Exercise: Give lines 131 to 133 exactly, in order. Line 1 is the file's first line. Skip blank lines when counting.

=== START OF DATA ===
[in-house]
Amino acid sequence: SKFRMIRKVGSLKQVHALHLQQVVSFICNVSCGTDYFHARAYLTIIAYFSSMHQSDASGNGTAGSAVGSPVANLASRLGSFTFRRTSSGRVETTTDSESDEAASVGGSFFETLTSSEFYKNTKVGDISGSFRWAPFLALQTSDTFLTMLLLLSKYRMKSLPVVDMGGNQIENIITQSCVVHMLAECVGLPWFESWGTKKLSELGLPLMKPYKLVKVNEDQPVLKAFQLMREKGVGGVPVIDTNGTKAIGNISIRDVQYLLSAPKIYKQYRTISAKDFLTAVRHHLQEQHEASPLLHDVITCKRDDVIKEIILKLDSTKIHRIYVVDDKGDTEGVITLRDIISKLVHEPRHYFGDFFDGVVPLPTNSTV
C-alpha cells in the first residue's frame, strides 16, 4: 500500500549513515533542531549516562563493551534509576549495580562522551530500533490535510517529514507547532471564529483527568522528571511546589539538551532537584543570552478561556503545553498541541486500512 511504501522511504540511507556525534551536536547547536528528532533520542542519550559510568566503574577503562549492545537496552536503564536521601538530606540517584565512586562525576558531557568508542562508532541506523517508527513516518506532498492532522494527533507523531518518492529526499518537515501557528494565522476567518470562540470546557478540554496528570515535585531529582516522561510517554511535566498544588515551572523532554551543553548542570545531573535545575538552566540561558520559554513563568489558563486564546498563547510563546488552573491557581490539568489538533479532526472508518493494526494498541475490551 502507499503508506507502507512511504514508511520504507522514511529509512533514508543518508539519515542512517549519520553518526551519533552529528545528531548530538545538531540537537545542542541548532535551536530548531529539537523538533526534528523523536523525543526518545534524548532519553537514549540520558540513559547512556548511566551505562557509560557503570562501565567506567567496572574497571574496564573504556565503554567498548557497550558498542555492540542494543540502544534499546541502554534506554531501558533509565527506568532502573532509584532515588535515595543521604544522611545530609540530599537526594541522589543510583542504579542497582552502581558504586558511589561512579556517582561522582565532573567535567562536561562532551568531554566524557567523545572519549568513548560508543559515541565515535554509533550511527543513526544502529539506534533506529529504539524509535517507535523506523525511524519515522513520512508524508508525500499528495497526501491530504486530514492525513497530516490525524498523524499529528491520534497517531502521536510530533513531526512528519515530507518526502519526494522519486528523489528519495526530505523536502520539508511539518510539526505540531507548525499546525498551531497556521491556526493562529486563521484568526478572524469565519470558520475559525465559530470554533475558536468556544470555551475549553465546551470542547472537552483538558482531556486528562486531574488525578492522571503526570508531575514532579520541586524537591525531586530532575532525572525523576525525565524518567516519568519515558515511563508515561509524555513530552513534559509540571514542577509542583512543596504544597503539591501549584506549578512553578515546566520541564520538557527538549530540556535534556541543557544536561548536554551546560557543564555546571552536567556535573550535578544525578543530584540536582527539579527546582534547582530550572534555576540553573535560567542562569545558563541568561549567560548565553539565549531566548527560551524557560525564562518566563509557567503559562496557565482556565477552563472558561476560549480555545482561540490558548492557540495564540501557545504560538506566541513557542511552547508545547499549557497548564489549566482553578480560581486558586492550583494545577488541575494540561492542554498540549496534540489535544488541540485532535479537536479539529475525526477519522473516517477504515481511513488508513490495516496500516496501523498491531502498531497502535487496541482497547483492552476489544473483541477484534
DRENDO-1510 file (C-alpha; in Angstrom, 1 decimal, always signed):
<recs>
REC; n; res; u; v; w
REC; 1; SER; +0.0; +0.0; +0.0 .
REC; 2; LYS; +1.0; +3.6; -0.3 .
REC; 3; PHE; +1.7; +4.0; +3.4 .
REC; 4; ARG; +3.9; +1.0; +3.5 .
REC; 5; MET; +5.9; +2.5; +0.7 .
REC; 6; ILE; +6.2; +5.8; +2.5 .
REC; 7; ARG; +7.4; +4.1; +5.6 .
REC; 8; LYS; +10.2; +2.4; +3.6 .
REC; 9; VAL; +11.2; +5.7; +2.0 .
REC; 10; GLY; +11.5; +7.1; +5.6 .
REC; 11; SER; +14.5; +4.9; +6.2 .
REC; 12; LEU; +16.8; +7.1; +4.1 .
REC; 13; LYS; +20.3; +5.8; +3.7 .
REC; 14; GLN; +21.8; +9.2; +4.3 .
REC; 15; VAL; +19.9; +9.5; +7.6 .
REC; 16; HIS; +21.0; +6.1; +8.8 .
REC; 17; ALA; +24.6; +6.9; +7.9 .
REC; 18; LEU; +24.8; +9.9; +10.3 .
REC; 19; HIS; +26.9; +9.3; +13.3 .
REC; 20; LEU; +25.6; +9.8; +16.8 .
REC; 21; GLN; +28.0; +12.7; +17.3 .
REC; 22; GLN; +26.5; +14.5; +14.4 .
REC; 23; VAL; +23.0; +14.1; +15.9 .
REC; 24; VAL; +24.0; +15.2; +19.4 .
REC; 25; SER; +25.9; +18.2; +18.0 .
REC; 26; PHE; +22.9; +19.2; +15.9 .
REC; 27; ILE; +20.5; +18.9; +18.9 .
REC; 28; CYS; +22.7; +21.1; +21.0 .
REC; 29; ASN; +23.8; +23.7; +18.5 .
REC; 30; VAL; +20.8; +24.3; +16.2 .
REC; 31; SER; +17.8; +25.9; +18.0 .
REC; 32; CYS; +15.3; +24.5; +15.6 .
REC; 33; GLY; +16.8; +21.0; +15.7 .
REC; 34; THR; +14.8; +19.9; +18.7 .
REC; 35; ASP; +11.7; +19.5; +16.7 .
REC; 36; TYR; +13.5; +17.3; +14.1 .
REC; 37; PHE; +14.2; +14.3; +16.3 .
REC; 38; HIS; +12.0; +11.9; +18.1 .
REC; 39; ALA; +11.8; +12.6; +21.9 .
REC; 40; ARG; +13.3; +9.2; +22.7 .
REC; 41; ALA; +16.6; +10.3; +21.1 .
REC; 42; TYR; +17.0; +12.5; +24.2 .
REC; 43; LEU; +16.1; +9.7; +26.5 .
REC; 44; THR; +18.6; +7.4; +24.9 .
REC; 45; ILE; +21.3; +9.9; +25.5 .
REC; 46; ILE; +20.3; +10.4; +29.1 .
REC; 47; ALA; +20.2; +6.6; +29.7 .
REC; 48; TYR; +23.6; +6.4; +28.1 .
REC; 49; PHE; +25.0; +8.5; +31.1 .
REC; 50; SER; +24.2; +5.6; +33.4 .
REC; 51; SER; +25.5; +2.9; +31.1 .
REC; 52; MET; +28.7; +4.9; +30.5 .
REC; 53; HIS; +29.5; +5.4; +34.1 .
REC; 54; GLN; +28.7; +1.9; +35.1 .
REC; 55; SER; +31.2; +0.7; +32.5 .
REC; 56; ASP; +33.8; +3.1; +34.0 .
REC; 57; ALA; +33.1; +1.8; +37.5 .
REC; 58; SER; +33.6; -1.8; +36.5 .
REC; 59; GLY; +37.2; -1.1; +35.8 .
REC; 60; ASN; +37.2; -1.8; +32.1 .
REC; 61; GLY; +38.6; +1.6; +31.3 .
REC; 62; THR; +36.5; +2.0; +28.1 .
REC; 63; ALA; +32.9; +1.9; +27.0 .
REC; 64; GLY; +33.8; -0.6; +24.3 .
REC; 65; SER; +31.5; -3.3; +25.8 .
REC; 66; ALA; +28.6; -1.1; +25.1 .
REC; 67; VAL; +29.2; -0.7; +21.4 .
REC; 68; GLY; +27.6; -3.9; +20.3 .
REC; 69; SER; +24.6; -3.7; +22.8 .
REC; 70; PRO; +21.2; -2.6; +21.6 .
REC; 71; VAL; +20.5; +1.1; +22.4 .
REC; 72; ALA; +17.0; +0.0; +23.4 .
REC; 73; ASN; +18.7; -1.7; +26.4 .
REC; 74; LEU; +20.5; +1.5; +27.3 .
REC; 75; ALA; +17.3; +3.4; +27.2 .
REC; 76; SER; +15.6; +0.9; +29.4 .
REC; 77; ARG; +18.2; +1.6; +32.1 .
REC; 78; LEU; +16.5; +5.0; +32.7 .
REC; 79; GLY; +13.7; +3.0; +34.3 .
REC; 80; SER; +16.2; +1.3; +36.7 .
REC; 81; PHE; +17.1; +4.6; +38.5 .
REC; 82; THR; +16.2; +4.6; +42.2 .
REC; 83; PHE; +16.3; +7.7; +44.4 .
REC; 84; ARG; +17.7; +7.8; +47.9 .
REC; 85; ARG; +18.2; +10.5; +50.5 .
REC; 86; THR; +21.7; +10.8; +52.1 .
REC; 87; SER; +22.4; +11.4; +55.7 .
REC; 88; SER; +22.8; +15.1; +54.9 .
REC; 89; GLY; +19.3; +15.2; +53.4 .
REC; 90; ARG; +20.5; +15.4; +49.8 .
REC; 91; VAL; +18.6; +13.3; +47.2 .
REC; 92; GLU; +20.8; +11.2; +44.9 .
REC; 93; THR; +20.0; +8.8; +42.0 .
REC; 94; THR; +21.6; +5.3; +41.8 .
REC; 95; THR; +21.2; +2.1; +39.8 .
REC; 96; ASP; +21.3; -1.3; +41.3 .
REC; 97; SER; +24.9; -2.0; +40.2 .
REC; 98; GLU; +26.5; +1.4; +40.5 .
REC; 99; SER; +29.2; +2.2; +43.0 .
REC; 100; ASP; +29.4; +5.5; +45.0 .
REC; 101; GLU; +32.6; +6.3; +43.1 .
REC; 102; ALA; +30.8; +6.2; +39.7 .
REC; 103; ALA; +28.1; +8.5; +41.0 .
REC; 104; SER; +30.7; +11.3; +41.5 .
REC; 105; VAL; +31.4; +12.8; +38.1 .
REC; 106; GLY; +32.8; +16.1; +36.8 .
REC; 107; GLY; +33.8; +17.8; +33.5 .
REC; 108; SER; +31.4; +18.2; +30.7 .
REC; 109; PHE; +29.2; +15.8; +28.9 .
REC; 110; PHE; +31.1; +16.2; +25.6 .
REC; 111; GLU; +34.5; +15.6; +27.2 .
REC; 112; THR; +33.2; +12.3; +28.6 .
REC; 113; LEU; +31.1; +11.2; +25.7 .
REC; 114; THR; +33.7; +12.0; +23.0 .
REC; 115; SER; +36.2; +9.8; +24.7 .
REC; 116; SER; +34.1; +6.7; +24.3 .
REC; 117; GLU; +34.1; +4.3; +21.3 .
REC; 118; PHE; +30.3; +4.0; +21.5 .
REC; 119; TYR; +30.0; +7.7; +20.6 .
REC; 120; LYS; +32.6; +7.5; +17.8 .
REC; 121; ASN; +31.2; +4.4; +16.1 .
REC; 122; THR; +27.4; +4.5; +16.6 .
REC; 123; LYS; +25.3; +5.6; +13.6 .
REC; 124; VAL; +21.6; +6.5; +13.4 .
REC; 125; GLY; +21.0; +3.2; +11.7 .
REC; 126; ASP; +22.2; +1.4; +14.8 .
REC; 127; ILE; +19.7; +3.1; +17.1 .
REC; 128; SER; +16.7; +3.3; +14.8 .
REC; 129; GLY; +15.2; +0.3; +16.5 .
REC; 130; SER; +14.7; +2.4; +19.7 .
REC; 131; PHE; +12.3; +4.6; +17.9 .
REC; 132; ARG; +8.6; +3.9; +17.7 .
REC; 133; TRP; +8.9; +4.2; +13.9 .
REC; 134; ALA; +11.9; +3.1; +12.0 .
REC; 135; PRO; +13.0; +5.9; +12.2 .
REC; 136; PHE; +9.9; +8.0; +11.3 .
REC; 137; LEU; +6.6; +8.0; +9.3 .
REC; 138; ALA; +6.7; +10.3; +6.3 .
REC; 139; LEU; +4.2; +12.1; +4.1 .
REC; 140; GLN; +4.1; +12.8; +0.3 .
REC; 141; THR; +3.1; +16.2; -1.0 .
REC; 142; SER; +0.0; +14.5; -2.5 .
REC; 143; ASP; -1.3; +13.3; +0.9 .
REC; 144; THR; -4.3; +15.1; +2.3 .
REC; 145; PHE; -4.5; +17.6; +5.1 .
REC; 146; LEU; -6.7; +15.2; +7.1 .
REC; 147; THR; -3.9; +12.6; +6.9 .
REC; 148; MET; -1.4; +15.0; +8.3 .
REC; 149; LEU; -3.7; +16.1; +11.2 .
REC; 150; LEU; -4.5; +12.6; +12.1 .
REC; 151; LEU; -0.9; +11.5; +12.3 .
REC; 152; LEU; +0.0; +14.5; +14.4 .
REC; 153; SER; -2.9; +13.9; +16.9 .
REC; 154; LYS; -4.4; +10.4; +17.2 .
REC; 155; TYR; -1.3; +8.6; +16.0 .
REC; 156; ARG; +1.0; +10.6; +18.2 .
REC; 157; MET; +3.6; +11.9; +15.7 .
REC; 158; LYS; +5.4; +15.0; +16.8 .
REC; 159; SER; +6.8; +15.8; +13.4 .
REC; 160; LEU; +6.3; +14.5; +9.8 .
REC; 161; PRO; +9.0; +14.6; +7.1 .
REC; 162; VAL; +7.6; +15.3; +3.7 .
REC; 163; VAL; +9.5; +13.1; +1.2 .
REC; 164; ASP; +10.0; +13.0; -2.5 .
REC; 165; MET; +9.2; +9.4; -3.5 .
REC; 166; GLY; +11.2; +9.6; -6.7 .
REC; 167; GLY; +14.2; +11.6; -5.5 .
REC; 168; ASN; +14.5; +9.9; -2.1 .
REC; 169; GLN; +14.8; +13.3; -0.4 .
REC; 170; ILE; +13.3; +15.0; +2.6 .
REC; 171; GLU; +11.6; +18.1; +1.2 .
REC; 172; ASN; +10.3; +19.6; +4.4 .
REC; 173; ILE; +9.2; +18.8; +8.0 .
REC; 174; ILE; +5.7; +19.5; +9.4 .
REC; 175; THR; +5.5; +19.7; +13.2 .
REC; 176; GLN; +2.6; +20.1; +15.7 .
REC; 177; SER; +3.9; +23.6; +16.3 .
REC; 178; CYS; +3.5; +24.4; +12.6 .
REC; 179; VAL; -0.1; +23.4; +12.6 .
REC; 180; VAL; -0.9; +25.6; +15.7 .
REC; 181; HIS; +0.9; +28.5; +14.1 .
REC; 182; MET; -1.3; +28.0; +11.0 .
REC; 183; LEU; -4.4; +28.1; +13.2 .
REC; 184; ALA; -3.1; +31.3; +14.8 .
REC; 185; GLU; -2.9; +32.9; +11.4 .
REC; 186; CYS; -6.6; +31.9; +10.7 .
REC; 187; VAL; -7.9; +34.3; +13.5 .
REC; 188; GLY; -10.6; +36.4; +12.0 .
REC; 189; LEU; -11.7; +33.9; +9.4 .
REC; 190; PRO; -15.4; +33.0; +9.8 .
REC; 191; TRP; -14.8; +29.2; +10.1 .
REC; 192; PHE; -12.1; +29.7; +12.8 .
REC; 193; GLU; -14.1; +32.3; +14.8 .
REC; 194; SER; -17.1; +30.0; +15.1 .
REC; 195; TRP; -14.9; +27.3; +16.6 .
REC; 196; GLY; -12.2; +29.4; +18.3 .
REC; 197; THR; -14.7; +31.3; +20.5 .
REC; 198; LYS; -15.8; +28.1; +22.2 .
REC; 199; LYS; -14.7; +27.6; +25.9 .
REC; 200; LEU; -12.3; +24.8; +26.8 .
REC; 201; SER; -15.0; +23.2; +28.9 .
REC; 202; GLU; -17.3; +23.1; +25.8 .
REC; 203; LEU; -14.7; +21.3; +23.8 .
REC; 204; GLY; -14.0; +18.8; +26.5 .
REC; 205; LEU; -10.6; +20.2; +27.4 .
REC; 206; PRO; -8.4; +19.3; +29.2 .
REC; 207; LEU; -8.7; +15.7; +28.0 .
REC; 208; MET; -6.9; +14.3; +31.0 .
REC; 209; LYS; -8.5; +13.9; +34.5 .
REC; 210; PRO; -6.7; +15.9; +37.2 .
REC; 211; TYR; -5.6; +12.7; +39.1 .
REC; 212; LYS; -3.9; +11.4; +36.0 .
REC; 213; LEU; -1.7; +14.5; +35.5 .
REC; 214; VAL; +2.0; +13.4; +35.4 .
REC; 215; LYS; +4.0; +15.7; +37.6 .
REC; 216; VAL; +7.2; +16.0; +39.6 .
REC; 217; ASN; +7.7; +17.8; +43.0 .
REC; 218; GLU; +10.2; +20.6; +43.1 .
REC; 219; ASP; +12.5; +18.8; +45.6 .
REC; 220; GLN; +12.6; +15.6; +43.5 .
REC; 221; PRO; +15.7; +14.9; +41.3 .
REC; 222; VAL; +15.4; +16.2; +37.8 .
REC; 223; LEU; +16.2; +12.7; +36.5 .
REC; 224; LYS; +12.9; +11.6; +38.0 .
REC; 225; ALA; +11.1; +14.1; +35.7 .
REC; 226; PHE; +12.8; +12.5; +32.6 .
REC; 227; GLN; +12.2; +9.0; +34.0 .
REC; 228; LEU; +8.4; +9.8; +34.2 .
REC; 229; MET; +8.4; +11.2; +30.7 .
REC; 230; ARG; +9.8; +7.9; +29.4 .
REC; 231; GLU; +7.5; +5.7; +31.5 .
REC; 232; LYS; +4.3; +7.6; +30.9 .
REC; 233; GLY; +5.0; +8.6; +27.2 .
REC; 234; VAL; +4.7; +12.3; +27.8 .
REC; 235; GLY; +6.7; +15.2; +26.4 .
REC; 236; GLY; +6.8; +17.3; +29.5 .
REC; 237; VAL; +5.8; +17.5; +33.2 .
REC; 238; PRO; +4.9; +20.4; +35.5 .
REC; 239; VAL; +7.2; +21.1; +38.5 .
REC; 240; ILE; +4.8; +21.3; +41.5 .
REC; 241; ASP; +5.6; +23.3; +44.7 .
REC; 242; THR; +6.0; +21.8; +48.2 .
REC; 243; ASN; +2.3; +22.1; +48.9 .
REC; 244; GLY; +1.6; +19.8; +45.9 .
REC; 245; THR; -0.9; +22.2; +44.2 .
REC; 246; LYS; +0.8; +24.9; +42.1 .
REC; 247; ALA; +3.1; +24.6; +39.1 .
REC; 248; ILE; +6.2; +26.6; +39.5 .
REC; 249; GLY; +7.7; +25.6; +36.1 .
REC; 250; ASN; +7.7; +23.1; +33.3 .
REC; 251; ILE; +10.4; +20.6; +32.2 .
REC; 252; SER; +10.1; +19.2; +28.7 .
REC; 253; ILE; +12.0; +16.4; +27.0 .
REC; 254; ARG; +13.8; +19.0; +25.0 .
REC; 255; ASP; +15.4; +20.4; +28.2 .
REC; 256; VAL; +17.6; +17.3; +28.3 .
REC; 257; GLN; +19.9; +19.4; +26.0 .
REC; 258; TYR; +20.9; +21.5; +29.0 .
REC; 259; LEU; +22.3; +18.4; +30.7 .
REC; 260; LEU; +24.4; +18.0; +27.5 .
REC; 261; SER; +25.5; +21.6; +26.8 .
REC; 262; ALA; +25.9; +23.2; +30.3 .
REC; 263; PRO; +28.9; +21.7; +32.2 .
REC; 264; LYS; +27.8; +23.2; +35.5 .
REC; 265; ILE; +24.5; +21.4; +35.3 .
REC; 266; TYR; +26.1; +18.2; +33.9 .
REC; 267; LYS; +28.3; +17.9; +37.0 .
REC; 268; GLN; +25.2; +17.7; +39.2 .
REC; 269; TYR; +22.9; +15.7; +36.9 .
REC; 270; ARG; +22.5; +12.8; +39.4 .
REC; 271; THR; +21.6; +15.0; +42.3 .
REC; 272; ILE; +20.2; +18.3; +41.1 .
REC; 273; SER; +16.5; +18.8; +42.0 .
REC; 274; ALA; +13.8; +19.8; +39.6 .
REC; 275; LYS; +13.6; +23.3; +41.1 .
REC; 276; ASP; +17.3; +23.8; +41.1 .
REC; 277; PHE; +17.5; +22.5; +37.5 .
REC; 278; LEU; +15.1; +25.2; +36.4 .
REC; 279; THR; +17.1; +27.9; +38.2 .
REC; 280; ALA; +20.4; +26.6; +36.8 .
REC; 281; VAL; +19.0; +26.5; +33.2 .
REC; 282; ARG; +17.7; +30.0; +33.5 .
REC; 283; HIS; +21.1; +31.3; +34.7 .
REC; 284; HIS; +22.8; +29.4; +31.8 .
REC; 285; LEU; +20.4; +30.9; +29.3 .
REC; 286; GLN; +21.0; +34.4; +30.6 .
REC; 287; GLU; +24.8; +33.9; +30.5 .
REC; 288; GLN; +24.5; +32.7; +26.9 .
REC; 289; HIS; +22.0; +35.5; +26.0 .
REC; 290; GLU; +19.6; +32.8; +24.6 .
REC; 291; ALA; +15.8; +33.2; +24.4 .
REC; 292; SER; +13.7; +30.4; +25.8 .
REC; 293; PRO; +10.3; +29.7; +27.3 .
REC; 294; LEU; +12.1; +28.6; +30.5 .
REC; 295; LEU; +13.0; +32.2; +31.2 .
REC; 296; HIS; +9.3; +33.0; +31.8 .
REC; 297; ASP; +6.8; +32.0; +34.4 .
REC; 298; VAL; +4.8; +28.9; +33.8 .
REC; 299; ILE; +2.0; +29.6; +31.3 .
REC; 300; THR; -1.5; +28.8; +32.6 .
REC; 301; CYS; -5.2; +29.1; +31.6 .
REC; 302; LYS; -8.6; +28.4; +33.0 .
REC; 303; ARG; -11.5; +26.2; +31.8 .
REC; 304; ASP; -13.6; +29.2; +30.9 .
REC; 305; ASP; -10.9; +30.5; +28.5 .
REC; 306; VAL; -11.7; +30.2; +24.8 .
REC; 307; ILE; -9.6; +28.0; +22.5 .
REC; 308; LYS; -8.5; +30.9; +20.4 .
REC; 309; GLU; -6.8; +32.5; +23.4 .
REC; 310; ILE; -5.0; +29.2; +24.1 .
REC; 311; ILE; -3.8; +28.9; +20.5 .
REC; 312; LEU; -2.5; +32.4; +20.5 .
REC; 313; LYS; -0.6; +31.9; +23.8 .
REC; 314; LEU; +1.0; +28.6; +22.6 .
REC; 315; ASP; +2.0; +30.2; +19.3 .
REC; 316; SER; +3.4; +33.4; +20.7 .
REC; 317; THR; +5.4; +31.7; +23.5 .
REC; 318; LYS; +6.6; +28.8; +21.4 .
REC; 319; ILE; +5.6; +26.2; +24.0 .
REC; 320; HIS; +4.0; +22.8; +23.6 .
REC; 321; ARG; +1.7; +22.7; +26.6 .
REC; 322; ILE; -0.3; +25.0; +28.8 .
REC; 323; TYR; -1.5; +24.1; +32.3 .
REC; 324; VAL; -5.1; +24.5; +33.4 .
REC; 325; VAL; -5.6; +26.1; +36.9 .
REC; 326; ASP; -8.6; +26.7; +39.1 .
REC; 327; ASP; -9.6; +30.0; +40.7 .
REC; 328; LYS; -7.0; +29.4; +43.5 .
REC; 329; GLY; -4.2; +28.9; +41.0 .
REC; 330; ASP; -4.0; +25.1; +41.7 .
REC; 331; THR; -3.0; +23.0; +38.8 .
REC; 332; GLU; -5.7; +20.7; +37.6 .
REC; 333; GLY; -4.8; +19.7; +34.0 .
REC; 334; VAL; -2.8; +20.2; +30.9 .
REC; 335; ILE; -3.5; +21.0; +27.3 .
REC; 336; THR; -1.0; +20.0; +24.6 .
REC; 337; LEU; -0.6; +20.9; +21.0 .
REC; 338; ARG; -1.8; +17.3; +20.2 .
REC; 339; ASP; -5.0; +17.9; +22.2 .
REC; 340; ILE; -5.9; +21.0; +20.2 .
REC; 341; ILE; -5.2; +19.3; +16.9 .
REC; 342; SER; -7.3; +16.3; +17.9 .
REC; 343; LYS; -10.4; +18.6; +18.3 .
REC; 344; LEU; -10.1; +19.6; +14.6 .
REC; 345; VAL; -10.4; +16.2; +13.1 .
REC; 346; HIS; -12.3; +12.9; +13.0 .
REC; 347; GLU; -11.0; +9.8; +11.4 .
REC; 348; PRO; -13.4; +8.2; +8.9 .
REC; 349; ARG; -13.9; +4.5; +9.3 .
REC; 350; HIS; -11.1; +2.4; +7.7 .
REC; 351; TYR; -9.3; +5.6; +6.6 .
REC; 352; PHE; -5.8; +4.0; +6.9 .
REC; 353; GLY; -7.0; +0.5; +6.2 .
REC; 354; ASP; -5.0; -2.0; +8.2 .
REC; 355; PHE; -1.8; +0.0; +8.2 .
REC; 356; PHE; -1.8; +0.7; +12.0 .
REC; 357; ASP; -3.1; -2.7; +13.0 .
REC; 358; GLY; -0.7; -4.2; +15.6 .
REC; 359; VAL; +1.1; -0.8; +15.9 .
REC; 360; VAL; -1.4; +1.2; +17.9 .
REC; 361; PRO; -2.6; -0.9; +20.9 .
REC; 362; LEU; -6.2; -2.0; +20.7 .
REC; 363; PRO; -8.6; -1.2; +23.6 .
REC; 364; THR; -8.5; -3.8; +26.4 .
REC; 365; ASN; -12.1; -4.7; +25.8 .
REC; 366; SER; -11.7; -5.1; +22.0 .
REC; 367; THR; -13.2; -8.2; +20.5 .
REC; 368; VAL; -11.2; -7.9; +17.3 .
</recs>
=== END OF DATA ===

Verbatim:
REC; 125; GLY; +21.0; +3.2; +11.7 .
REC; 126; ASP; +22.2; +1.4; +14.8 .
REC; 127; ILE; +19.7; +3.1; +17.1 .